In 2015, campaigners in Paris chanted the slogan “1.5 to stay alive” to highlight the reality that another half-degree of warming threatened to damn low-lying island nations to an Atlantis fate and render desert countries close to the equator uninhabitable. Today, activists are just trying to stoke hope for maintaining that goal with the new chant: “Keep 1.5 alive.”

Smoke rises from a coal plant in Germany.
German coal plants emit smoke.
Getty Images: Picture Alliance

These people have a lot to do. They have a lot to do. analysis published Tuesday by the nonprofit Climate Action Tracker found that countries’ current emissions-cutting pledges have set a course for the planet to warm another 2.4 degrees Celsius. That would blow past even the Paris Agreement’s less ambitious goal of keeping warming below 2 degrees Celsius.

Still, the draft agreement “affirms the long-term global goal to hold the increase in the global average temperature to well below 2 °C above pre-industrial levels and to pursue efforts to limit the temperature increase to 1.5 °C above pre-industrial levels.”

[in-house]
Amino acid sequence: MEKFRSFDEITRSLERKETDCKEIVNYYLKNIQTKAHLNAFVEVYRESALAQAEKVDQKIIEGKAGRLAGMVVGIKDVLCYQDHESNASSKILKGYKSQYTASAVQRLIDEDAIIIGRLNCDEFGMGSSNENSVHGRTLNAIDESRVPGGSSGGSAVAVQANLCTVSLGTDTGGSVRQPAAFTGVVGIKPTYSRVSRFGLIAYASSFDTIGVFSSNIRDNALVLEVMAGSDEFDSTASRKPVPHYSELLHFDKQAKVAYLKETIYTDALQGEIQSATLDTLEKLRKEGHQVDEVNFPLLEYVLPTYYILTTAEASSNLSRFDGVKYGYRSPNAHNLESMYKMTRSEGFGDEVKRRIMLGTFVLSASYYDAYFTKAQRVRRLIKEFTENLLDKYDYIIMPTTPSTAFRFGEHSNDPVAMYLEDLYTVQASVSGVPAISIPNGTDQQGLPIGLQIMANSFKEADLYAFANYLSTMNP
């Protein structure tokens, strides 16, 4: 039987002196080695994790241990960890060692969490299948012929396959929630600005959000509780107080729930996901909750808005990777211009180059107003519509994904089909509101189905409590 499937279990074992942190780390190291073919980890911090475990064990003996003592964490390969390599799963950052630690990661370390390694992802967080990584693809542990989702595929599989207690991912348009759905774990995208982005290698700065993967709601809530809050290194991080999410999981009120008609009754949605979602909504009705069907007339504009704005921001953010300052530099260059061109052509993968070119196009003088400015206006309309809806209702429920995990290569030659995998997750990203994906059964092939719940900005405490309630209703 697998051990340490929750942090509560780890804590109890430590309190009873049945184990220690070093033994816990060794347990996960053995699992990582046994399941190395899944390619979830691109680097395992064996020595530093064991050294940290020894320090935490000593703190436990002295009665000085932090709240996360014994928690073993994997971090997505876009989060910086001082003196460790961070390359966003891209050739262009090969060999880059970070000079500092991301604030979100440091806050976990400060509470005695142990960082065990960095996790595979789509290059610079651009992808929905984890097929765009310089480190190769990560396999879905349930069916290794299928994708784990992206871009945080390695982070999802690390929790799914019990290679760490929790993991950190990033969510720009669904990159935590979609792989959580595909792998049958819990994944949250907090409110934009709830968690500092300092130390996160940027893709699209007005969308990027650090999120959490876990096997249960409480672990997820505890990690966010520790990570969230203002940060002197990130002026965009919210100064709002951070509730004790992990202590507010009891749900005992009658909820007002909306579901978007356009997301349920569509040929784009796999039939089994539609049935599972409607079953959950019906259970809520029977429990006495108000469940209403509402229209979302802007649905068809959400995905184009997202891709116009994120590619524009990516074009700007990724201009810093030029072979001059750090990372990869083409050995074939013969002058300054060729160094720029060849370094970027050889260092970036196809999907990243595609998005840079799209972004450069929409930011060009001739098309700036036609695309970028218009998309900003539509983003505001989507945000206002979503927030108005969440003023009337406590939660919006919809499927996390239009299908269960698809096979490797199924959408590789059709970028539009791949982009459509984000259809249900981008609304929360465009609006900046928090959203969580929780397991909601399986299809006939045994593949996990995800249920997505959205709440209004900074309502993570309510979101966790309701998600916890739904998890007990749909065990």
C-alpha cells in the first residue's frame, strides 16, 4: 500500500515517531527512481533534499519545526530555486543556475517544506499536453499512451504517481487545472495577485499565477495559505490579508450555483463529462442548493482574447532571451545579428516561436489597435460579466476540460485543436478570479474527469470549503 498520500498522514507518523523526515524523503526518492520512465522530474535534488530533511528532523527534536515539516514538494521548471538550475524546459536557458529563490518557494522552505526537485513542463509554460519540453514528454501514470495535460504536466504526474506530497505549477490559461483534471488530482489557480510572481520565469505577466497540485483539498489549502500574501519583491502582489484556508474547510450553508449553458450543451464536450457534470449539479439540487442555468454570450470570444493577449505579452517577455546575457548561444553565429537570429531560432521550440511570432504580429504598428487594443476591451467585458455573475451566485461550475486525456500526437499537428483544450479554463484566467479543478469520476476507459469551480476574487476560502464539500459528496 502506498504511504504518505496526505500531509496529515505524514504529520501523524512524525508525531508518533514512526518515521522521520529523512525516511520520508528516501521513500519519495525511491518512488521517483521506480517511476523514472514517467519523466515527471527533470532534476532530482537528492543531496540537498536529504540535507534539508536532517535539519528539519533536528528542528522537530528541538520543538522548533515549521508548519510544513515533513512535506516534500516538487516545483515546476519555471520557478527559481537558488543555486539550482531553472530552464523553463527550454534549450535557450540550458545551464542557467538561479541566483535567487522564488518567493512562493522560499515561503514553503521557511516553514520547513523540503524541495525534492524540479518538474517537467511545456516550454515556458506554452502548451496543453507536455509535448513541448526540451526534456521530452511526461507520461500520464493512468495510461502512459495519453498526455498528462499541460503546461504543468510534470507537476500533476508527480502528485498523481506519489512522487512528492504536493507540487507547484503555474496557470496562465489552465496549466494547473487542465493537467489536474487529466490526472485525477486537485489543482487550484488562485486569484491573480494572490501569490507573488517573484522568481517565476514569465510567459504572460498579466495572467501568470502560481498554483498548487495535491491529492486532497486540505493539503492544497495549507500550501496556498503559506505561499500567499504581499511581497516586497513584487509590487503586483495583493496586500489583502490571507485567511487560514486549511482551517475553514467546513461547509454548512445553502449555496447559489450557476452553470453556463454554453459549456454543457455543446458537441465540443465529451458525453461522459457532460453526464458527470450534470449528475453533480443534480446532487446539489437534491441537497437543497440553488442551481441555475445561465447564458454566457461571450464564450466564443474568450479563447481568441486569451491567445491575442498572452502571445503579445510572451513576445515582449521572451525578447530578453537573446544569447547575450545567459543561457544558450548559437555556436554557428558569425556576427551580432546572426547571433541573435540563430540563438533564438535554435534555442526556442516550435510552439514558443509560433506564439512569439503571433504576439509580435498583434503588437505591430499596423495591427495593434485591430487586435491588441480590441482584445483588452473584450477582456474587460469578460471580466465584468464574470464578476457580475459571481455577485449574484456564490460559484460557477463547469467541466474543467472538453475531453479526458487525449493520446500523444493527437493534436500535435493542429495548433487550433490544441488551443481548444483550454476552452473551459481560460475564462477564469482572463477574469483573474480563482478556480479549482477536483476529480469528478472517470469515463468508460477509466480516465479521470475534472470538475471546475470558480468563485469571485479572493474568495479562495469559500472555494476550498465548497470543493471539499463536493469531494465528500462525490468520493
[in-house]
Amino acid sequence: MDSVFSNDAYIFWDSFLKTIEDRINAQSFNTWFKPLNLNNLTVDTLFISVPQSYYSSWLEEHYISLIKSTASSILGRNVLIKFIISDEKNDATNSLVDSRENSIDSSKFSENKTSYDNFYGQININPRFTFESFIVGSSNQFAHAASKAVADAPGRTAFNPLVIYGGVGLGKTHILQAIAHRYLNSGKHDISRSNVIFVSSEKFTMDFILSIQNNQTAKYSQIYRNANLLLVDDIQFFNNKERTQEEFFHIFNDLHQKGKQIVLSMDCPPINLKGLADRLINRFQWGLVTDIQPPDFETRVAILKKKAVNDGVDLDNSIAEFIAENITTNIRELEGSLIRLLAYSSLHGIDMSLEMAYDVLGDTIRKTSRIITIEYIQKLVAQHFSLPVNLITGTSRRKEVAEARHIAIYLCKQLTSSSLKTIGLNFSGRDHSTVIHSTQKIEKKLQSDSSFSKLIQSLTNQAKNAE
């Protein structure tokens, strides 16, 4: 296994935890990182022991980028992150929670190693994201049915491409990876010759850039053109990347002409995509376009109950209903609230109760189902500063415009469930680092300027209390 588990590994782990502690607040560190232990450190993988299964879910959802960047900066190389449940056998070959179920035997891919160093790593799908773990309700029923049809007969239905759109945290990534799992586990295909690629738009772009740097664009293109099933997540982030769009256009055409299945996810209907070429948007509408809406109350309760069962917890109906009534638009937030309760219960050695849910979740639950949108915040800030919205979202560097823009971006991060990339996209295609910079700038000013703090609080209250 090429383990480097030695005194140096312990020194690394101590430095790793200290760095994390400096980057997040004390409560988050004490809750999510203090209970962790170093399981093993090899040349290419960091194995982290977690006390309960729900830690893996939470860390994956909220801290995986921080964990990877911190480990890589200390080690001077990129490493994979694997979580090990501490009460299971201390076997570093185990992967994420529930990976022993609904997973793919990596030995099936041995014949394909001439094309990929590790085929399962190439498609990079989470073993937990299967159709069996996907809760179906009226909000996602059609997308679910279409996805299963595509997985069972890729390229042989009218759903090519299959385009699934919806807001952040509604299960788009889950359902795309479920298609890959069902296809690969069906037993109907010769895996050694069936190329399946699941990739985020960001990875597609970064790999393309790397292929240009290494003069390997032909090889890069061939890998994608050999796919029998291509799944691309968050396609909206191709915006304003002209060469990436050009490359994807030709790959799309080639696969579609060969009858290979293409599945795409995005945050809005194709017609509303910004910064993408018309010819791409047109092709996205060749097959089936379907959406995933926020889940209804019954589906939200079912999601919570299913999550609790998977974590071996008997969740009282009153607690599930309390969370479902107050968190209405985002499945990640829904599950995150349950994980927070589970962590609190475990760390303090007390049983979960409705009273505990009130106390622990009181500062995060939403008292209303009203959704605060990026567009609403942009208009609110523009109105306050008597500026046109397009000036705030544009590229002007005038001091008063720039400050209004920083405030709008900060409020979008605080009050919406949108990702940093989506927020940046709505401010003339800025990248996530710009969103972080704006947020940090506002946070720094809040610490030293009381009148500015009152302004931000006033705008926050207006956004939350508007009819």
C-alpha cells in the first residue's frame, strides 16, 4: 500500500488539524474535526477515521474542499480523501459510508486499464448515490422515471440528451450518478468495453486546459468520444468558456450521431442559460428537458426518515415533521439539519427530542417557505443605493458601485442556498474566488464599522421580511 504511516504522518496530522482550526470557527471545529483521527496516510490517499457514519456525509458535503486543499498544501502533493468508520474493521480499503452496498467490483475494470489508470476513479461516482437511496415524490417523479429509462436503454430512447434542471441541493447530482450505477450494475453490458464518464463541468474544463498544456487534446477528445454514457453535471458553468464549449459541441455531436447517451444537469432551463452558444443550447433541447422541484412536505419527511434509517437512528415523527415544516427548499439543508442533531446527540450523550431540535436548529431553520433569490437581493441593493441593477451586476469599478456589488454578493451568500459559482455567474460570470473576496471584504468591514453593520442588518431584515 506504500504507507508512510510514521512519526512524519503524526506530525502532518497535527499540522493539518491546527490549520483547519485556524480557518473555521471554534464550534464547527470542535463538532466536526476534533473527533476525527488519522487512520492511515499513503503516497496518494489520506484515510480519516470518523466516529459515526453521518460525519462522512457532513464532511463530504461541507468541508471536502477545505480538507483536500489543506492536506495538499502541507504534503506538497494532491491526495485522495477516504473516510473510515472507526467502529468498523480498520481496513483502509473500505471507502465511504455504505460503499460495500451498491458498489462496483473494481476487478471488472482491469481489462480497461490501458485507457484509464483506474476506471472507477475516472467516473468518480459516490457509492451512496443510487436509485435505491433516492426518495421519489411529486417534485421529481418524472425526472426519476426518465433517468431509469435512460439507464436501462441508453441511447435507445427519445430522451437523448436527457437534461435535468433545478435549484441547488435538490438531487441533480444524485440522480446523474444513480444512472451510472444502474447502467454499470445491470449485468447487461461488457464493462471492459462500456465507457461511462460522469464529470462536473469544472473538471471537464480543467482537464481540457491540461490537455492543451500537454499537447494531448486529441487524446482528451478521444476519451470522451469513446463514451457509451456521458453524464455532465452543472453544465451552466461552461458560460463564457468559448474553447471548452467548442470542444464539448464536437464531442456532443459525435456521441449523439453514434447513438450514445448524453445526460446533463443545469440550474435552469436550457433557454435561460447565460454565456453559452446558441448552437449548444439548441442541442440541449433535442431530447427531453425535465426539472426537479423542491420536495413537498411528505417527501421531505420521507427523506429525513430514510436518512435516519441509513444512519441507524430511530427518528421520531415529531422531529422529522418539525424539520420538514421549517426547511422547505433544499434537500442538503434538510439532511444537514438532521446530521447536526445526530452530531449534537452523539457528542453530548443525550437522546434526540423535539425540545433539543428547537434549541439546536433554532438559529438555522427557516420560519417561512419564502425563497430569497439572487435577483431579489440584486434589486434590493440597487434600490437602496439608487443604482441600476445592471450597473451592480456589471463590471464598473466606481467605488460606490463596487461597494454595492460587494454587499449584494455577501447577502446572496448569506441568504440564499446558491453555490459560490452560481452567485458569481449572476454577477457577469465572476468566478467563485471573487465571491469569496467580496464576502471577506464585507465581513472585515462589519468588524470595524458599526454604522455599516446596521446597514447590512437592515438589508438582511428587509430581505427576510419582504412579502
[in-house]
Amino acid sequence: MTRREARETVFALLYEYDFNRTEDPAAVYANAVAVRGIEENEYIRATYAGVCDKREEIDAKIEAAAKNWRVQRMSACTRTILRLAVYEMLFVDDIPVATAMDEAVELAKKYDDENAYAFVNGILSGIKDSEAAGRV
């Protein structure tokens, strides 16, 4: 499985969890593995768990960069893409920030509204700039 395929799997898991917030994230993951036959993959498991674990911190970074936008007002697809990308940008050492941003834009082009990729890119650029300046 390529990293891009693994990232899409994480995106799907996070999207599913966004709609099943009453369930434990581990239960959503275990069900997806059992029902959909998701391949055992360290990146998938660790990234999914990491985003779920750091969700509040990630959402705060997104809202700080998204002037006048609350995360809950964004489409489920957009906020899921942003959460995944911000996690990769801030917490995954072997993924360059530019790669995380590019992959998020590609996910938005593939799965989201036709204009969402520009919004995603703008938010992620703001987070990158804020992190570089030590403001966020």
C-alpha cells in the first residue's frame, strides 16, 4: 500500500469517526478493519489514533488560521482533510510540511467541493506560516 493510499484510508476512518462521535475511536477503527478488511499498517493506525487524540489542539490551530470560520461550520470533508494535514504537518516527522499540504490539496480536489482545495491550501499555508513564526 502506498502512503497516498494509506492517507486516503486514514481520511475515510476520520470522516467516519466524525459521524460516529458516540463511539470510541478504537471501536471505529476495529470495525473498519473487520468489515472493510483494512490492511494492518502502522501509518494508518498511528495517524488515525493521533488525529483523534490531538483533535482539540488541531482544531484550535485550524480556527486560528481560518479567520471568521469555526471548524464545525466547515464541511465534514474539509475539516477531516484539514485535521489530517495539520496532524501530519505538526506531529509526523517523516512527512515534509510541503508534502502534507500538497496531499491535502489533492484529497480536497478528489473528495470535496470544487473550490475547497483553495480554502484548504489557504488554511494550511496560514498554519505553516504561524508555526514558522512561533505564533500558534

That alone doesn’t offer much to vulnerable countries, but it goes on to recognize “that the impacts of climate change will be much lower at the temperature increase of 1.5 °C compared to 2 °C and resolves to pursue efforts to limit the temperature increase to 1.5 °C, recognizing that this requires meaningful and effective action by all Parties in this critical decade on the basis of the best available scientific knowledge.”

The draft also heeds the reality that “limiting global warming to 1.5 °C by 2100 requires rapid, deep and sustained reductions in global greenhouse gas emissions, including reducing global carbon dioxide emissions by 45 per cent by 2030 relative to the 2010 level and to net zero around mid-century.”

3. If you want to cut those costs faster, then the best plan is to create a plan for next year.

Paris Agreement requires signatories of the Paris Agreement to review and ramp up their emission-cutting plans once every five years. This year’s conference was so important because it marked the first scheduled five-year ramp up. (Technically, it’s six years later, but last year’s summit was postponed due to the COVID-19 pandemic.)

The agreement seems unlikely to achieve that goal. However, the draft asks countries to develop new plans and prepare proposals for the 1.5 degree goal.

4. It is still a contentious matter to create a carbon market.

At the 2018 summit in Katowice, Poland, negotiators agreed to most of what became known as the “Paris rulebook” ― a set of standards for countries to adhere to the Paris Agreement’s goals. One section, Article 6, was left unanswered. This complex part aims at establishing a trading system to allow countries to trade rights to emit pollution into the atmosphere.